"Sam, this is Sam from The Huffington Post." I forgive the PR lady for omitting the second syllable.
"Ah good name," beams Allardyce, shaking my hand firmly. "Good taste. Your mum must've liked me."
"Well, not too much, I hope." It's a woeful attempt at an ice-breaker but he bursts into genuine laughter.
It is the second time I've been in the presence of Allardyce and "Big" is an understatement. In terms of stature, maybe he is "more suited to Inter or Real Madrid".
Allardyce can afford to be relaxed. He and West Ham smashed the coveted 40-point barrier against Wigan on Saturday, effectively dashing any lingering pessimism among supporters they could succumb to a collapse. Currently on 42 points, it is the same amount they finished with when they finished in the bottom three 10 years ago, becoming the only club to be relegated in the Premier League era with over 40 points.
Back then, Allardyce was the enemy who led Bolton to survival, dancing with Jay-Jay Okocha on the Reebok turf while Hammers fans sobbed at St Andrews and bid farewell to Paolo di Canio. The scars from the ordeal were still raw when Allardyce was announced as Avram Grant's successor in 2011, but he's healed them with promotion at the first time of asking, and, as Play-off winners, they're sitting prettily in 10th.
Nestling down on a sofa that is nearly as big as him at the Soho Hotel, the conversation feels like an end-of-year review. He doesn't let his guard down, acknowledging the Hammers aren't "mathematically safe but 42 points is going to be enough," he shrugs. "And I think we'll get more points in the next four games."
So he's pleased with how the campaign has gone?
"I'm more than pleased," he proclaims, not dissimilarly to Brian Blessed. "I'm absolutely delighted with the progress we've made. At the start of the season it was all about 'let's aim for as high as we possibly can' and I think because of our quality start to the season, that took a lot of the fears of playing back in the Barclays Premier League away from the lads and gave them confidence. That confidence got knocked somewhat in the December months when we had a bad spell but we've come through that and had a real good run in the last eight games."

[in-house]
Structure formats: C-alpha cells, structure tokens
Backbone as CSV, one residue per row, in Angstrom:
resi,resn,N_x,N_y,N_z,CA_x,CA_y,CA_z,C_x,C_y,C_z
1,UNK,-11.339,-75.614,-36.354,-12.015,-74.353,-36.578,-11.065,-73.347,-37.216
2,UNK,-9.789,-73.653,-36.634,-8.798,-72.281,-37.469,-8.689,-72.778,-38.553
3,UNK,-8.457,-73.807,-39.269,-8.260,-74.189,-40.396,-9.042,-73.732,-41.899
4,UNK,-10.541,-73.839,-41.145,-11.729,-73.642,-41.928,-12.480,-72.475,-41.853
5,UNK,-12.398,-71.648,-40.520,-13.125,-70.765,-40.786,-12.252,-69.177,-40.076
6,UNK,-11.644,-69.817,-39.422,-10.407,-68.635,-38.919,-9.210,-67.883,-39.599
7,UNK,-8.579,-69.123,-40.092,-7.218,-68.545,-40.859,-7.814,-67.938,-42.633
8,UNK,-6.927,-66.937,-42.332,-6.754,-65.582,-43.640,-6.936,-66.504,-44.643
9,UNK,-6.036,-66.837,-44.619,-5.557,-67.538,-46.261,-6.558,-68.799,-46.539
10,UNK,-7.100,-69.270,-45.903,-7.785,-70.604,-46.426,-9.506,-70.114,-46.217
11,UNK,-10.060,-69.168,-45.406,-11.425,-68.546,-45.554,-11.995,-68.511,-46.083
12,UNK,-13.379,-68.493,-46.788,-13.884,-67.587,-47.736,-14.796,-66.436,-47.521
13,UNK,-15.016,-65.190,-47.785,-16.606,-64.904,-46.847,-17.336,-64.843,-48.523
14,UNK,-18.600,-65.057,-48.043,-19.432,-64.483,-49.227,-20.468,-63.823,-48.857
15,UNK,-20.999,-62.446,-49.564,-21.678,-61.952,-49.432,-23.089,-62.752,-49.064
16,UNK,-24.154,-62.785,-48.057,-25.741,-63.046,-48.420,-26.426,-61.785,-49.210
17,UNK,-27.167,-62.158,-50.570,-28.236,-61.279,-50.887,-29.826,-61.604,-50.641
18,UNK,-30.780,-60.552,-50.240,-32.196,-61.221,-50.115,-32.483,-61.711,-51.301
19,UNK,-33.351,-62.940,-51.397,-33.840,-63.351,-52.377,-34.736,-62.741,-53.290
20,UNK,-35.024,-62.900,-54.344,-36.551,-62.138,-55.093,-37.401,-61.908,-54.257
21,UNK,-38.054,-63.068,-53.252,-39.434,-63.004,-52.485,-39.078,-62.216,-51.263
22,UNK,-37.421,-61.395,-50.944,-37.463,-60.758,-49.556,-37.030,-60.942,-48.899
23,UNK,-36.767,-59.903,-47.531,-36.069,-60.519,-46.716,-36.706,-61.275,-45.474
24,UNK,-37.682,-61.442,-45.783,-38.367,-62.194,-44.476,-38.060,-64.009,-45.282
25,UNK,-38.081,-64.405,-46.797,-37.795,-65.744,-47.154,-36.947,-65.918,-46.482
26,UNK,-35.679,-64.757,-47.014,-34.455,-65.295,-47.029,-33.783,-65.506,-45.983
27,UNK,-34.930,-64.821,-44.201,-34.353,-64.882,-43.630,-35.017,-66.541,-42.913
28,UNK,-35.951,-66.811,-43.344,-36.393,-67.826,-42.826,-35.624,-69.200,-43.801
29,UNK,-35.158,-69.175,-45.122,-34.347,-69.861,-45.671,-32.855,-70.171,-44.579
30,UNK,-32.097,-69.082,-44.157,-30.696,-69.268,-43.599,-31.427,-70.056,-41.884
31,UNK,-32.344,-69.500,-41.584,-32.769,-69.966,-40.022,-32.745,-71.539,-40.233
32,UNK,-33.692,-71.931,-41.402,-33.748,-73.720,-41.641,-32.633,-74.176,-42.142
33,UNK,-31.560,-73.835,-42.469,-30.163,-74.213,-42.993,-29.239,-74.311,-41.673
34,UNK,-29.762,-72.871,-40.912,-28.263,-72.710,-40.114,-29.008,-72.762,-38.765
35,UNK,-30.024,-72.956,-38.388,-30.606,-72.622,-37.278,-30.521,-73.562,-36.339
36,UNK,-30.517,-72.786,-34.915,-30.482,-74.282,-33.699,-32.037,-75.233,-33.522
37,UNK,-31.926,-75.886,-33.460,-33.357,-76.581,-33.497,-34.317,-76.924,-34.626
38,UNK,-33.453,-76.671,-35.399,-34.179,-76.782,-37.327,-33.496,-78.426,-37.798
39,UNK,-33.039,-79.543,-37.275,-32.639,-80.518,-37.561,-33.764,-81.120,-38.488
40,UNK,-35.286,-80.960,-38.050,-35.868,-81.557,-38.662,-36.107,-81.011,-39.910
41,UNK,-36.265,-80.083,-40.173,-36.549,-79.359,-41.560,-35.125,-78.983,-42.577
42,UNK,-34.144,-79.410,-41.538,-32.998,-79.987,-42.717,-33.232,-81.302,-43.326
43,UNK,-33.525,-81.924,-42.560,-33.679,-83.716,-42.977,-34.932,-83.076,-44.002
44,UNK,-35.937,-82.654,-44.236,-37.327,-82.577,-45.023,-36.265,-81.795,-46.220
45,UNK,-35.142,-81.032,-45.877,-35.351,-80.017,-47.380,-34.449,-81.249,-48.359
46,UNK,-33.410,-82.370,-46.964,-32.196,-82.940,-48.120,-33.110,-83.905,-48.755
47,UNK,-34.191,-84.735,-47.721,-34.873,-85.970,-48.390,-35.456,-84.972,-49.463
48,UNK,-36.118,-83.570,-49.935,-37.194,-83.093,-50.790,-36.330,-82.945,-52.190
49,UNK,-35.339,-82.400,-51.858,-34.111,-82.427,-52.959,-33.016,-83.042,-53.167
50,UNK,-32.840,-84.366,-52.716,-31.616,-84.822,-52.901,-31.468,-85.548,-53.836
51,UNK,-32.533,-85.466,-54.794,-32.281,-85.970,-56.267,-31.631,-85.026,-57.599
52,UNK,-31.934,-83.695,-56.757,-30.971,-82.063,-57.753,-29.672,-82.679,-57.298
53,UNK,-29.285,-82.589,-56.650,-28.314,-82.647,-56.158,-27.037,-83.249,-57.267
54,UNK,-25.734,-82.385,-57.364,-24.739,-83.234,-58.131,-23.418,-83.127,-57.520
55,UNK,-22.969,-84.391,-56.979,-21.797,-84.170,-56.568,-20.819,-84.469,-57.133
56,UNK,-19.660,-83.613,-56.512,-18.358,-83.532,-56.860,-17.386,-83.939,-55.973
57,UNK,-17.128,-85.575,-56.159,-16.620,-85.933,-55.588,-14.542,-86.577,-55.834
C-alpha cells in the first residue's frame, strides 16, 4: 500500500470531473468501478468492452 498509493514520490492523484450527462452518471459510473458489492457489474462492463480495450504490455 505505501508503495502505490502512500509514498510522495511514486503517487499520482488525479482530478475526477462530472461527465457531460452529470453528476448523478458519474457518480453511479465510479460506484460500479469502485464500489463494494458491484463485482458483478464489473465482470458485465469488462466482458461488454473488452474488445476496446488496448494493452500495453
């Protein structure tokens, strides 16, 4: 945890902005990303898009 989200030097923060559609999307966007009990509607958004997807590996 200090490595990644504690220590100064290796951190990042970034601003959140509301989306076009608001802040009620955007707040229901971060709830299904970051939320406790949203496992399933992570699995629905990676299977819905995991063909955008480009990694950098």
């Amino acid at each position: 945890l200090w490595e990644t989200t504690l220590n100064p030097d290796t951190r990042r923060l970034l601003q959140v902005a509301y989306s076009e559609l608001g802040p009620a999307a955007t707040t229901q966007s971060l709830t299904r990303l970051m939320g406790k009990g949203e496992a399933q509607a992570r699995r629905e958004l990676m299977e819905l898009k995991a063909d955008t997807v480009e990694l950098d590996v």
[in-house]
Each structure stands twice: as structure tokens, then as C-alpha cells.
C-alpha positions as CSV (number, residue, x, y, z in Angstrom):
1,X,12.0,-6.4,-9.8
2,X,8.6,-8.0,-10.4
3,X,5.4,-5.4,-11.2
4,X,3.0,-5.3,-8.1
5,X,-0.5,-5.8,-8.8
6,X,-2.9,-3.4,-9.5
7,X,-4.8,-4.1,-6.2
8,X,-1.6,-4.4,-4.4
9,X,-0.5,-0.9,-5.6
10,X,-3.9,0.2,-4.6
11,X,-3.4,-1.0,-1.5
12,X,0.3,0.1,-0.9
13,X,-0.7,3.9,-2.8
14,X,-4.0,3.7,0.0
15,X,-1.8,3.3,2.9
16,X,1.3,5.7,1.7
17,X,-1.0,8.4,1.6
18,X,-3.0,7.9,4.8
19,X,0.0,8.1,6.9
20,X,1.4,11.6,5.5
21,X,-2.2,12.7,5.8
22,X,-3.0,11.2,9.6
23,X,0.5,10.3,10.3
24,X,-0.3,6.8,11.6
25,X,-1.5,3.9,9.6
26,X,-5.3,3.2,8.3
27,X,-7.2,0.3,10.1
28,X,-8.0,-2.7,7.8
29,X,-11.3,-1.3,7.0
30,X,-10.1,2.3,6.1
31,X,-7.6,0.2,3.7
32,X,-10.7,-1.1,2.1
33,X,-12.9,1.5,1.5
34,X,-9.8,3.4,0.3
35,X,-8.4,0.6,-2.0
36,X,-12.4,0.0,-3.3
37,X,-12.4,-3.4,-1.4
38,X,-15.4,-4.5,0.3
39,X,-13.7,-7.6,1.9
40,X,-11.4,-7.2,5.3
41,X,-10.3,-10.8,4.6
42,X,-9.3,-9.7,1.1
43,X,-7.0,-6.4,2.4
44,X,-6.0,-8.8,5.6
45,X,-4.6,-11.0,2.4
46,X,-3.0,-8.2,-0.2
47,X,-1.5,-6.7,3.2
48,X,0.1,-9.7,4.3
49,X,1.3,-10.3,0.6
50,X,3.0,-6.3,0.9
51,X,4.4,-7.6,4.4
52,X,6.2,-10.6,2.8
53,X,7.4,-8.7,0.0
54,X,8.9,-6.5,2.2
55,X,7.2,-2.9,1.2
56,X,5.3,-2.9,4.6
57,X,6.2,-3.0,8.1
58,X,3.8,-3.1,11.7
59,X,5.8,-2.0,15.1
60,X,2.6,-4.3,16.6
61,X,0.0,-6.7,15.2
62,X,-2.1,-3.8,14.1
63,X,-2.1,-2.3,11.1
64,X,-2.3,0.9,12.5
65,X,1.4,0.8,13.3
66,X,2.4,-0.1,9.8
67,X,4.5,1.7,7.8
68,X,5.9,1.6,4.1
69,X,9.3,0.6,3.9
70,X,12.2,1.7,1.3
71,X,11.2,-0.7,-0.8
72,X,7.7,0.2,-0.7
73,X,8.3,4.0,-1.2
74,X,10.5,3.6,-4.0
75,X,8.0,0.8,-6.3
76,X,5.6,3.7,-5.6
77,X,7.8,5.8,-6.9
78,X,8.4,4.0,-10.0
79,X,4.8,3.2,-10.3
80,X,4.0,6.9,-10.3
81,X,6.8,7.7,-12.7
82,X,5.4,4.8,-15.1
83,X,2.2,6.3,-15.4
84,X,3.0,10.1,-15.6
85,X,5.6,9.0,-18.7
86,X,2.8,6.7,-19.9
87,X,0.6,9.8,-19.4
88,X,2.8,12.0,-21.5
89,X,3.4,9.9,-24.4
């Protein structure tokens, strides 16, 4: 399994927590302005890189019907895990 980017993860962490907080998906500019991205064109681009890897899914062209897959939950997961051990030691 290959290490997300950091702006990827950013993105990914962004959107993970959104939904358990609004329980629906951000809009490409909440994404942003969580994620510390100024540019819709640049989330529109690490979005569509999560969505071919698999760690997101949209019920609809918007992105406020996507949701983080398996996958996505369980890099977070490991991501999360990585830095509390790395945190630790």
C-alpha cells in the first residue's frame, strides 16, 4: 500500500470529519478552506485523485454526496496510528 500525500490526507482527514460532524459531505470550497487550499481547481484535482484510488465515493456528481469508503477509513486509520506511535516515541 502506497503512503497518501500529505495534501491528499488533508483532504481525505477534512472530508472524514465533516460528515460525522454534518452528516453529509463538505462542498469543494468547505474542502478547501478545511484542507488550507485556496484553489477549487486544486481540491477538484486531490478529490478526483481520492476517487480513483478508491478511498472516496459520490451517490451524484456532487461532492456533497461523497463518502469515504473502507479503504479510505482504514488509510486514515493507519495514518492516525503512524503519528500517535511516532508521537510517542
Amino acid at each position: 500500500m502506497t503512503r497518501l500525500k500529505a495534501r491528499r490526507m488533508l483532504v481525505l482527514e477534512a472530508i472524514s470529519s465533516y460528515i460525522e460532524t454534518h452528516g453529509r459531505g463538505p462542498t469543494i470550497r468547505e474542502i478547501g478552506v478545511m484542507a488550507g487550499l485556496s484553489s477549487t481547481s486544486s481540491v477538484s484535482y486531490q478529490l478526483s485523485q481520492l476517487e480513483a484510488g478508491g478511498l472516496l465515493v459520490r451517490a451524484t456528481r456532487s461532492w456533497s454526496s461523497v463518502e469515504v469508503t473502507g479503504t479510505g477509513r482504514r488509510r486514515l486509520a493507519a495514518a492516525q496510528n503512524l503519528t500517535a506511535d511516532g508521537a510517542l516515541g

Over seven successive seasons, Allardyce upgraded Bolton Wanderers from relegation fodder into one of the Barclays Premier League's most daunting opponents. Having evaded relegation in 2003, Allardyce's Bolton finished eighth, sixth, eighth and seventh in his final four seasons. Scapegoated on Tyneside, he then went on to bring stability at Blackburn before his nonsensical sacking by the risible Venky's owners after two years acted as the catalyst for the Lancashire club's spiral. Then West Ham got their managerial bargain.
Often prudent in the transfer market, Allardyce brought in 11 players during the summer and winter transfer windows to retain West Ham's status in the top tier at a cost of £19.75m. That's half the amount and five players less than their doomed capital neighbours Queens Park Rangers have spent.
However Allardyce's best signings have been on frees. Youri Djorkaeff, Okocha and Ivan Campo were a trio of throwback mavericks who dazzled Bolton fans and Mohamed Diamé's switch to Upton Park from Wigan last year represents one of the best value-for-money deals in the Premier League.
"Diamé, particularly being on a free, yes," he acknowledges when asked about who the star signing is. "And we now have the best crosser in the Premier League in Matt Jarvis. We paid a reasonable amount of money (£10.75m) for Matt and he's obviously been a success as well.
"Mo became an instant success with the fans, Matt took a little bit longer to settle in but now he's firing those crosses in on a regular basis, especially with Andy Carroll now fully match-fit."
He ends his reply and before I can move on is quick to praise another James Collins, before bemoaning James Tomkins' treatment under Stuart Pearce's Team GB at the Olympics.